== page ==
Violations in this category include actions such as theft, fraud, forgery, and/or distribution of unauthorized materials.
Examples of violations include, but are not limited to:
- Stealing material, including electronic files
- Forging any University documents such as grade change forms
- Falsifying transcripts or grades
- Selling stolen materials
- Violating state and federal regulations governing a profession
5.1.I. Repeated Academic Integrity Violations
Students found responsible of multiple Academic Integrity related violations may be referred to the appropriate academic College dean’s office for further action. Being found responsible of multiple Academic Integrity violations may result in disciplinary probation, removal from the academic program, removal from the college, and/or expulsion from the University.
5.2 Student Rights and Due Process in the Academic Integrity Process
5.2.A. Violation of Policy
A student is considered to have violated the Academic Integrity Policy when the student:
- Admits to their responsibility for a violation; or
- Is found responsible for one or more of the provisions.
5.2.B. Informal Resolution
The first step of any resolution should be at the lowest unit level between the student and the faculty member involved or the appropriate administrator. The faculty member involved, or the appropriate administrator should meet with the student to discuss the alleged violation. In the event an informal resolution is reached, the faculty will notify the appropriate academic college administrator (typically an associate or assistant dean) of the violation and the outcome and provide documentation. The college administrator will create an academic integrity conduct case file and send an official informal resolution letter to the student recapping the charge and the outcome. The student will have five (5) University business days after receipt of the letter to request a formal resolution if they do not agree with the outcome of the informal resolution.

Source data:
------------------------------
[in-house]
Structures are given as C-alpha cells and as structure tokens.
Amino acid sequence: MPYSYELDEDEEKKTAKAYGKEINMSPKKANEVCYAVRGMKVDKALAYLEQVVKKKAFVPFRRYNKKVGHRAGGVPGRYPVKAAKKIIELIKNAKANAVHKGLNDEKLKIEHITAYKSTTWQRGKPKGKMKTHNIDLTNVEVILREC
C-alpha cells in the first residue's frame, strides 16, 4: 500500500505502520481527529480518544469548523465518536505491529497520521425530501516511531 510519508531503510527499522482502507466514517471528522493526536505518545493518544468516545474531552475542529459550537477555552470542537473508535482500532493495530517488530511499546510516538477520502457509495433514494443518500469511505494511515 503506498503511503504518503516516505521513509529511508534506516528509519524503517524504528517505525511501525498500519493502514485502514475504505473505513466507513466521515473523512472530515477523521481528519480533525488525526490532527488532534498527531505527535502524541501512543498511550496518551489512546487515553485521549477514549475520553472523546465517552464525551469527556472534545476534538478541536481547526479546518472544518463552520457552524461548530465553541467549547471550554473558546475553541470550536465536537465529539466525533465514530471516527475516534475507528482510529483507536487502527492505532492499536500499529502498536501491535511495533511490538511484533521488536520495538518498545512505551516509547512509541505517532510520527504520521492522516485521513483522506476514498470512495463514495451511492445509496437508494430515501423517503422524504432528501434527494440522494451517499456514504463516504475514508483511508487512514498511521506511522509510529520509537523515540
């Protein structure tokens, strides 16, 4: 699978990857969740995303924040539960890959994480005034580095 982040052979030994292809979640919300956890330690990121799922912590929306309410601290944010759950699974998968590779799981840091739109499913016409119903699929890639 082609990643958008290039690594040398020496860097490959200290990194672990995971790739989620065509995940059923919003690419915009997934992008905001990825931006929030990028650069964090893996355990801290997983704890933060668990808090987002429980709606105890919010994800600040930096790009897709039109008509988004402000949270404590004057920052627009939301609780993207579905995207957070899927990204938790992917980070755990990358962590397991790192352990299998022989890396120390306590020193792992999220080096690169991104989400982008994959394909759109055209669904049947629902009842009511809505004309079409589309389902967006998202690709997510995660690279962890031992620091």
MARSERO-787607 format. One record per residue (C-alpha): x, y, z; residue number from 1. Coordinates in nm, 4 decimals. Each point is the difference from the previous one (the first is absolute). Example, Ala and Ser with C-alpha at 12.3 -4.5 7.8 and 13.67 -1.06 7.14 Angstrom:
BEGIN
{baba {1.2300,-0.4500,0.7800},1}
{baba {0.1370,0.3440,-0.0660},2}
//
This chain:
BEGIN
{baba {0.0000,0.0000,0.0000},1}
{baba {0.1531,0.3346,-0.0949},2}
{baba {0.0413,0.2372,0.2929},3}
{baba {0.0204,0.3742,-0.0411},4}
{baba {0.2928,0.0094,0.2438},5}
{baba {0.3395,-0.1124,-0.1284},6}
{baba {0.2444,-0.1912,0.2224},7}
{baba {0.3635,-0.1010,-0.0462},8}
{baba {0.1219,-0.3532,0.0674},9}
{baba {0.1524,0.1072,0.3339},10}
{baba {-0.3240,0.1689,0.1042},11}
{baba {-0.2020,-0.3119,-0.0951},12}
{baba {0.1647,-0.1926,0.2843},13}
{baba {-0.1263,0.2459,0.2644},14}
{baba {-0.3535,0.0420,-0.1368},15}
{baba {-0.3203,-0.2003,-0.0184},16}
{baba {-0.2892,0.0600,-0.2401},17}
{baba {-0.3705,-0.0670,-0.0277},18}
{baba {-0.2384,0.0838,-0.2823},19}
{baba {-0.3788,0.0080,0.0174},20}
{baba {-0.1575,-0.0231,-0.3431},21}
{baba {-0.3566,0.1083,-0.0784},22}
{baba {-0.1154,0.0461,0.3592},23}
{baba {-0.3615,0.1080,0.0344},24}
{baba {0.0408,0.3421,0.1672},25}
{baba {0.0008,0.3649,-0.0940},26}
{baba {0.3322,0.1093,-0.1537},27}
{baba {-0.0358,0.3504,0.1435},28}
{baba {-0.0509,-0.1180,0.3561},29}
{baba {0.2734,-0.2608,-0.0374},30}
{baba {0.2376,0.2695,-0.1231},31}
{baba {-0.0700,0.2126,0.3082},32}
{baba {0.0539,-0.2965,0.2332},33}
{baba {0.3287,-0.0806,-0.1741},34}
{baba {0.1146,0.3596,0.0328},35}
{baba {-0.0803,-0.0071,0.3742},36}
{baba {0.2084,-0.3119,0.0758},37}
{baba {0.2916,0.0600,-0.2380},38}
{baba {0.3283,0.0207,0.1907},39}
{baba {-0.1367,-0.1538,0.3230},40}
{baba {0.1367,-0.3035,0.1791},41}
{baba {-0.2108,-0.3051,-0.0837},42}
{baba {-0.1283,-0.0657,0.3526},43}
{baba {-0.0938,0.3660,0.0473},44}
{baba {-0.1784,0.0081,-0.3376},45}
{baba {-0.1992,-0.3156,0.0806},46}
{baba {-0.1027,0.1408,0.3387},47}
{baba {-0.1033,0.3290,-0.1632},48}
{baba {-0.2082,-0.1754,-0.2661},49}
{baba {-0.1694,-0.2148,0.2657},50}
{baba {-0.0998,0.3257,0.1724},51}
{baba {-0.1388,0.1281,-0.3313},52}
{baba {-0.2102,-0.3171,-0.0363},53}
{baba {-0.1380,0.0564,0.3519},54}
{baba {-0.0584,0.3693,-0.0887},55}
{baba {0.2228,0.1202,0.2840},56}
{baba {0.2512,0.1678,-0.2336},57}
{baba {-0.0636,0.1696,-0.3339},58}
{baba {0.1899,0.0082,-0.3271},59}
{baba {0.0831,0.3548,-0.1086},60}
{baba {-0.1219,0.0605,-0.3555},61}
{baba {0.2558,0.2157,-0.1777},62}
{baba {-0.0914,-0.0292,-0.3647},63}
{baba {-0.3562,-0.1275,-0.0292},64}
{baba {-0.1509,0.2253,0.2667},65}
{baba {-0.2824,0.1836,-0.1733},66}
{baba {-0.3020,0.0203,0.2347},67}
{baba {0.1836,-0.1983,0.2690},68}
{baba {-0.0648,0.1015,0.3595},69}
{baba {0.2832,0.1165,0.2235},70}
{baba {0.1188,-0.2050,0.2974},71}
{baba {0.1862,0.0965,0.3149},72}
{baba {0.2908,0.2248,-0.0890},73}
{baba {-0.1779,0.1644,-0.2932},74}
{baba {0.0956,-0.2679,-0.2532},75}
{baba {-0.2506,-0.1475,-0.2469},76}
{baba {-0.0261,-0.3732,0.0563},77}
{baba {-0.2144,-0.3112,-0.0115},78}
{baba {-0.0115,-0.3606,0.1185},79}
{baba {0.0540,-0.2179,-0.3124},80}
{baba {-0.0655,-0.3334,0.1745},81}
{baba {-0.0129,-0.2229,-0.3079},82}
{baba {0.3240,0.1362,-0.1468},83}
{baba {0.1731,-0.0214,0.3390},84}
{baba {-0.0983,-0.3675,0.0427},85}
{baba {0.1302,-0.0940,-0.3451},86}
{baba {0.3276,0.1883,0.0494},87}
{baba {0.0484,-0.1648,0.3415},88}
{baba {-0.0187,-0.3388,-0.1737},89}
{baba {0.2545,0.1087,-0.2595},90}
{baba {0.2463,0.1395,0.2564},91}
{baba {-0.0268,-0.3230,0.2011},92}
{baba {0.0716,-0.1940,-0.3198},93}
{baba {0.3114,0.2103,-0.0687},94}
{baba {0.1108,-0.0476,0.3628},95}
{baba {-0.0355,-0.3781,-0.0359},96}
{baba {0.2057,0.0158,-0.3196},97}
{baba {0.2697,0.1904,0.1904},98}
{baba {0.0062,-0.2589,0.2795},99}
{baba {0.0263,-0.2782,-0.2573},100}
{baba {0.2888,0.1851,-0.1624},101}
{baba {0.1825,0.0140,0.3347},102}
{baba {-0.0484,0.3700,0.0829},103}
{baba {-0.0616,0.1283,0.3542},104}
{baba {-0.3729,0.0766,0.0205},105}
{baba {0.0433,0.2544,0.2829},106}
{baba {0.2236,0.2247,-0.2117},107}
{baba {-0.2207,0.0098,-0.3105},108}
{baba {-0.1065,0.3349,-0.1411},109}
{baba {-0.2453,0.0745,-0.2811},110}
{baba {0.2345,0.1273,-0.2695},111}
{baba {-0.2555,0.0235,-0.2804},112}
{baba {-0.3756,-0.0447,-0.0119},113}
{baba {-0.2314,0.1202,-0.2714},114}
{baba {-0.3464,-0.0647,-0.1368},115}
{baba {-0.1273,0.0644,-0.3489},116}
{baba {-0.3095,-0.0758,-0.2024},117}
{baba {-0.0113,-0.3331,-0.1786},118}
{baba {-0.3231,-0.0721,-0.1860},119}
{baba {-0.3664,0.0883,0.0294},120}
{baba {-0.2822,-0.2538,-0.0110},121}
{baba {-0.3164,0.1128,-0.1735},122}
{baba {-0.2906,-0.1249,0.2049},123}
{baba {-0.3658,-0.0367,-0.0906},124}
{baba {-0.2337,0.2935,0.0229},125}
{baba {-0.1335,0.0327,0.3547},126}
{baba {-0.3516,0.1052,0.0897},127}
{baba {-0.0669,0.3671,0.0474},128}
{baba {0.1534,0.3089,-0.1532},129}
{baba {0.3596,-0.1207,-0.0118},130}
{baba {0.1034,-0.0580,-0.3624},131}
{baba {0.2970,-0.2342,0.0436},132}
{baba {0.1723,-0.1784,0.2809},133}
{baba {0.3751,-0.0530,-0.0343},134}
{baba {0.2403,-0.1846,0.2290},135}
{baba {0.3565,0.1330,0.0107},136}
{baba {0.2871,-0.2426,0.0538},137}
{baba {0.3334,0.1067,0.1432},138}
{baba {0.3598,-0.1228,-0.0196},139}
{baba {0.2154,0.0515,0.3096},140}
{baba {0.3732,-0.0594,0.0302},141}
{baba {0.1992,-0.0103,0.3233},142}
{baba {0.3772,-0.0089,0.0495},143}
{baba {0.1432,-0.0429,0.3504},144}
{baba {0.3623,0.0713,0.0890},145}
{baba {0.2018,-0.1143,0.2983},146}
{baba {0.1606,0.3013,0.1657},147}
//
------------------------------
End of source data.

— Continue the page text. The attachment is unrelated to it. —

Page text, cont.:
5.2.C. Formal Resolution
If the student and faculty member or administrator are not able to reach an informal resolution or if the student requests a formal resolution within five (5) University business days of the receipt of the letter, the faculty member or administrator should notify the appropriate academic college administrator (typically an associate or assistant dean) who will send a formal charge letter to the student.
5.2.D. Presentation of Information Relevant to the Complaint Resolution Process
Charged students and complainants will be given every reasonable opportunity to present their information, including questions and presentation of additional testimony, during the complaint resolution proceedings. Students have the right against self-incrimination.
5.2.E. Standard of Proof